Windows Enterprise Desktop

Dec 26 2018   10:54AM GMT

DDU Removes Display Drivers Completely

Ed Tittel Ed Tittel Profile: Ed Tittel

Display drivers
Graphics Card Drivers
Windows 10

When a program gets installed onto Windows, it can extend all kinds of hooks into the OS. It might make numerous Registry changes, add services, schedule tasks, and much, much more. When the same program gets uninstalled, even its makers may have trouble completely rooting out all traces of its former presence. That’s one reason why specific “removal tools” exist for a range of applications. These include things like security software or heavy-duty devices such as graphics cards.These programs are seldom standalone. Rather, they are best understood as tool suites, collections of intertwined programs. Where so much infrastructure needs cleaning up, removal tools can help. For cleaning up graphics card drivers and their attendant tool suites, Display Driver Uninstaller (DDU) is a nonpareil. That’s why I assert that DDU removes display drivers completely.

DDU Removes Display Drivers Completely.dlinfo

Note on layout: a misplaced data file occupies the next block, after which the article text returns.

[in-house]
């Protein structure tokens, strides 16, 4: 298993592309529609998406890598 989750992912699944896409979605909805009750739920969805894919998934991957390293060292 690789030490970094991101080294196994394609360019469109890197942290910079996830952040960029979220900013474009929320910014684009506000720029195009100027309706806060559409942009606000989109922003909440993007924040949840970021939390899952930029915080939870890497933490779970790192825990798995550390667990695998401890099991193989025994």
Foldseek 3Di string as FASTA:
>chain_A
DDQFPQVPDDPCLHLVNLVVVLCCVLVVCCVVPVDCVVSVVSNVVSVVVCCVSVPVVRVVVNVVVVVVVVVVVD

As you can see from the preceding tagline, the latest DDU version arrived on 12/20/2018, as of this writing. [Download page for]

Why DDU Removes Display Drivers Completely Is a Good Thing

DDU is a free program (donationware) that comes from software toolmaker Wagnardsoft.¬†You can always download the program from the Wagnardsoft home page, under the “Software” heading there. I’ve known about this tool for years, which does an ace job of rooting out any and all traces or remnants of Intel, Nvidia, and AMD graphics drivers.

I’ve used DDU on numerous past occasions. Recently, I had to put it to work on a couple of my PCs. Two of my PCs include GeForce GTX 1070 graphics cards. Nvidia’s been issuing beaucoups graphics drivers lately, not all of which have agreed with my 1809 or 19H1 Windows 10 installations. In fact, I’ve been subject to a spate of LiveKernelEvent (Code 117) errors lately on both machines. Turns out that issues with a couple of November and December GeForce drivers have been responsible.

It just so happens that when graphics driver errors recur, it’s often a good idea to root them out completely. After that, a clean install of a newer, better, or different driver may address (or prevent) further issues. That’s what I used DDU for last week, just before I upgraded to GeForce 417.35 on those machines. No subsequent problems since, either. DDU is worth knowing about because it can sometimes resolve graphics driver issues amenable to no other solution. Don’t bother to download it until you need it, though: the folks at Wagnardsoft update it regularly (usually in synch with driver releases from AMD, Intel and Nvidia).

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